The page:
Secretary-General Says Asean Must Be United on Sea Issue
By and | November 19, 2012

Asean must be united as a regional bloc when dealing with China on the contentious issue of the South China Sea, a resource-rich area that was the site of a recent diplomatic standoff between Manila and Beijing, Surin Pitsuwan, Asean secretary-general, said Saturday.

Speaking to reporters after the Asean foreign ministers’ meetings at Hun Sen’s office, the Peace Palace, in Phnom Penh, Mr. Pitsuwan asserted that any dispute or maritime challenges within the South China Sea are of great interest to the wider world.

“The situation is going to demand that Asean move in one direction together as the challenges are getting much closer to home,” Mr. Pitsuwan said.

“[It is] affecting confidence, having implications on foreign investment coming in; [there are] concerns about safety, concerns about free access, concerns about the energy security,” he said.

“All these things I think are putting a sense of urgency on all the Asean countries that we should move in the same direction.”

“We have seen some hiccups along the way, but all sides are committed to convey a message to the global community that things are under control. We have differences, but we can manage and we will be able to work on the COC [Code of Conduct],” Mr. Pitsuwan added.

Since Cambodia assumed the chairmanship of Asean, there have been differences within the regional bloc over how to handle the issue of the South China Sea vis-a-vis China —a maritime dispute that pits the Philippines, Vietnam, Malaysia and Brunei against Beijing.

During the Asean Summit in April, Cambodia pushed for China’s involvement in Asean discussions on major points in the drafting of a COC regarding the South China Sea—a set of legally binding guidelines that would govern how disputes in the maritime territory are settled. The Philippines disagreed with China’s inclusion, stating that key elements in the COC should be decided within Asean before including China. Other Asean countries were apparently in favor of Manila’s position.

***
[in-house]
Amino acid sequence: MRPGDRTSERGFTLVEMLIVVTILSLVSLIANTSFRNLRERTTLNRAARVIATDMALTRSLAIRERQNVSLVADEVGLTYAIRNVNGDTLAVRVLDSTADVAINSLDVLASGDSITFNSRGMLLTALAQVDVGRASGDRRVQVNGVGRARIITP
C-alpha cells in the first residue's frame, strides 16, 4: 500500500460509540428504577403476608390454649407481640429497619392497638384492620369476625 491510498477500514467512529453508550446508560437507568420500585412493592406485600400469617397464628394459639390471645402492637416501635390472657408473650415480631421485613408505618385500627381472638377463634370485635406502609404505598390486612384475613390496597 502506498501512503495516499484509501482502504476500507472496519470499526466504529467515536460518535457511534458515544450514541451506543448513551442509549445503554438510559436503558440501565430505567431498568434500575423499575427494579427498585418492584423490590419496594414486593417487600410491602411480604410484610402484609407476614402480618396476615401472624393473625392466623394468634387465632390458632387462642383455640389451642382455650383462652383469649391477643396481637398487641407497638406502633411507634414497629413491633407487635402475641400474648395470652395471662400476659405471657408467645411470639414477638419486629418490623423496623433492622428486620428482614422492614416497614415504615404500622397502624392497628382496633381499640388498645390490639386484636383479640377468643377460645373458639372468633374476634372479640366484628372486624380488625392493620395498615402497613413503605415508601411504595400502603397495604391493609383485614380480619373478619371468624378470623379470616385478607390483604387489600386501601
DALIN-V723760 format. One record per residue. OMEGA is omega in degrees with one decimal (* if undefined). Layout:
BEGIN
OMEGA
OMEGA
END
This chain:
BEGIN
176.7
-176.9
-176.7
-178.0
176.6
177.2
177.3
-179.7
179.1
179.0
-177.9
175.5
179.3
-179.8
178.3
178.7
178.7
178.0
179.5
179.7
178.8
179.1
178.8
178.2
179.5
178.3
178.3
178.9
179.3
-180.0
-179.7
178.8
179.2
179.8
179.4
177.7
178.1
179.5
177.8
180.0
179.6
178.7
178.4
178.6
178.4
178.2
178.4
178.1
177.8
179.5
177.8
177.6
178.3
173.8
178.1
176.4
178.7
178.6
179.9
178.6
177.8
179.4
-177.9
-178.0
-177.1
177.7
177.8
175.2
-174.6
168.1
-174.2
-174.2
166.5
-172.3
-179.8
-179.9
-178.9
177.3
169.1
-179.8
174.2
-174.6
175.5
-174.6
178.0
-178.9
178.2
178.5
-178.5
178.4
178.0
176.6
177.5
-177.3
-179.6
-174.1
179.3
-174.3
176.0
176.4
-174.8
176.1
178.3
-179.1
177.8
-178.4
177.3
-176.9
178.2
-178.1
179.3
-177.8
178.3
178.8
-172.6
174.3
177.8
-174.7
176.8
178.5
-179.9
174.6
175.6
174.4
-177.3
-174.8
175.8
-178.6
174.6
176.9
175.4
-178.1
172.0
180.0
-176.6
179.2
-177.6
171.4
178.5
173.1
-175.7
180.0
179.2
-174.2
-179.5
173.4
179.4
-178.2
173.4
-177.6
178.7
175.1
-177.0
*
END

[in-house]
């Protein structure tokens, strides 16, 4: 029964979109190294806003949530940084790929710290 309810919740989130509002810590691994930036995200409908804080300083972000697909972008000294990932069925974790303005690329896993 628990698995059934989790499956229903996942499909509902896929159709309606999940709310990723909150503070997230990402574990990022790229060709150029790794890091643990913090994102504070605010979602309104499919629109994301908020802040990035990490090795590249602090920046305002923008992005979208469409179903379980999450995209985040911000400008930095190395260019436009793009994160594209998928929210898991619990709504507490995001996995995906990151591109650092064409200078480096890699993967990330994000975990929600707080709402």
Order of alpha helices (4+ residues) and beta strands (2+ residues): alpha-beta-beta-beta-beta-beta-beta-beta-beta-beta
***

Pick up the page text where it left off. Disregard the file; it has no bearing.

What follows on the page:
During the Asean Foreign Minister’s meeting in July, the bloc was hamstrung by the sea issue and failed to produce a joint communiqué—a first in Asean’s 45-year history.

The Philippines had insisted that the communiqué  include language about the Scarborough Shoal maritime confrontation with China, while Cambodia refused.

Indonesian Foreign Minister Marty Natalegawa said Asean’s commitment to implementing a Declaration of Conduct (DOC) regarding the South China Sea, which was created 10 years ago, should be seen as progress in the maritime issue. The stalled COC was supposed to supplant the DOC.

“We reiterated basically the need for the DOC to be implemented, and for the COC to be making progress on,” Mr. Natalegawa said Saturday. “The key word here is momentum. Indonesia is keen to ensure that we not lapse…and if we were to, there could be regression,” he said.

He also rejected the notion that China had stonewalled any momentum on the COC during a meeting in October between senior Asean officials and China in Thailand.

“I think at the time, there’s been a process going on in China itself, as you are aware recently, internally. So it’s about timing,” Mr. Natalegawa said. “[W]hat’s important is not to obtain a ‘no’ in the discussions. I think there hasn’t been a no given, so it’s still an ongoing process.”

A “hotline” between Asean member states and China has been proposed by Indonesia so that any incidents in the South China Sea can be communicated instantly between the countries, Mr. Natalegawa said.

“[I]f there were to be an incident in the future, irrespective of the fact that the COC is not yet in operation, we can commit to have communication and have dialogue if there were to be disputes,” he said.

Cambodian officials on Saturday declined to put a timeframe on the possible adoption of the COC.

“It’s very difficult to work on this DOC [implementation] and we cannot specify a time frame on it [the COC],” said Kao Kim Hourn, secretary of state at the Ministry of Foreign Affairs.

“It took 10 years for the DOC to come up with the guidelines. My hope is that it won’t take another 10 years,” Mr. Pitsuwan said at the close of Saturday’s meetings.

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